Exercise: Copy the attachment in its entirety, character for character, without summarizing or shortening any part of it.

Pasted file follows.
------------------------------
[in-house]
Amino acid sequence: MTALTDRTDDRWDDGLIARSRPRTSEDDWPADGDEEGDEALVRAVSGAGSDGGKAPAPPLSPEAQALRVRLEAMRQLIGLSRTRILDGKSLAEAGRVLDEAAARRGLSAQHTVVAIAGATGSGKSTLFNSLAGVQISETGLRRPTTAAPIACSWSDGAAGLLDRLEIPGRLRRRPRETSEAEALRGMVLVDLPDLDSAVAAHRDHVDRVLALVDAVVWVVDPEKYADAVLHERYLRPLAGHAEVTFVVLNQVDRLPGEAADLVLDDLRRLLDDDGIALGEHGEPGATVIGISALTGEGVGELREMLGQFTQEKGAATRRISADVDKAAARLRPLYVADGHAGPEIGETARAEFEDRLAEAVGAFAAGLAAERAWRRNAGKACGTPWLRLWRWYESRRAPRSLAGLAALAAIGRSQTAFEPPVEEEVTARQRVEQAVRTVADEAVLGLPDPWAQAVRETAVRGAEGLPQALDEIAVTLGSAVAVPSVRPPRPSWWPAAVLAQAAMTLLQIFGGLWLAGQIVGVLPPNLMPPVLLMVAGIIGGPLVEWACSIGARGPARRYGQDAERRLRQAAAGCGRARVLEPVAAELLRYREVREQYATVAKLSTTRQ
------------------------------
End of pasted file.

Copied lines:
[in-house]
Amino acid sequence: MTALTDRTDDRWDDGLIARSRPRTSEDDWPADGDEEGDEALVRAVSGAGSDGGKAPAPPLSPEAQALRVRLEAMRQLIGLSRTRILDGKSLAEAGRVLDEAAARRGLSAQHTVVAIAGATGSGKSTLFNSLAGVQISETGLRRPTTAAPIACSWSDGAAGLLDRLEIPGRLRRRPRETSEAEALRGMVLVDLPDLDSAVAAHRDHVDRVLALVDAVVWVVDPEKYADAVLHERYLRPLAGHAEVTFVVLNQVDRLPGEAADLVLDDLRRLLDDDGIALGEHGEPGATVIGISALTGEGVGELREMLGQFTQEKGAATRRISADVDKAAARLRPLYVADGHAGPEIGETARAEFEDRLAEAVGAFAAGLAAERAWRRNAGKACGTPWLRLWRWYESRRAPRSLAGLAALAAIGRSQTAFEPPVEEEVTARQRVEQAVRTVADEAVLGLPDPWAQAVRETAVRGAEGLPQALDEIAVTLGSAVAVPSVRPPRPSWWPAAVLAQAAMTLLQIFGGLWLAGQIVGVLPPNLMPPVLLMVAGIIGGPLVEWACSIGARGPARRYGQDAERRLRQAAAGCGRARVLEPVAAELLRYREVREQYATVAKLSTTRQ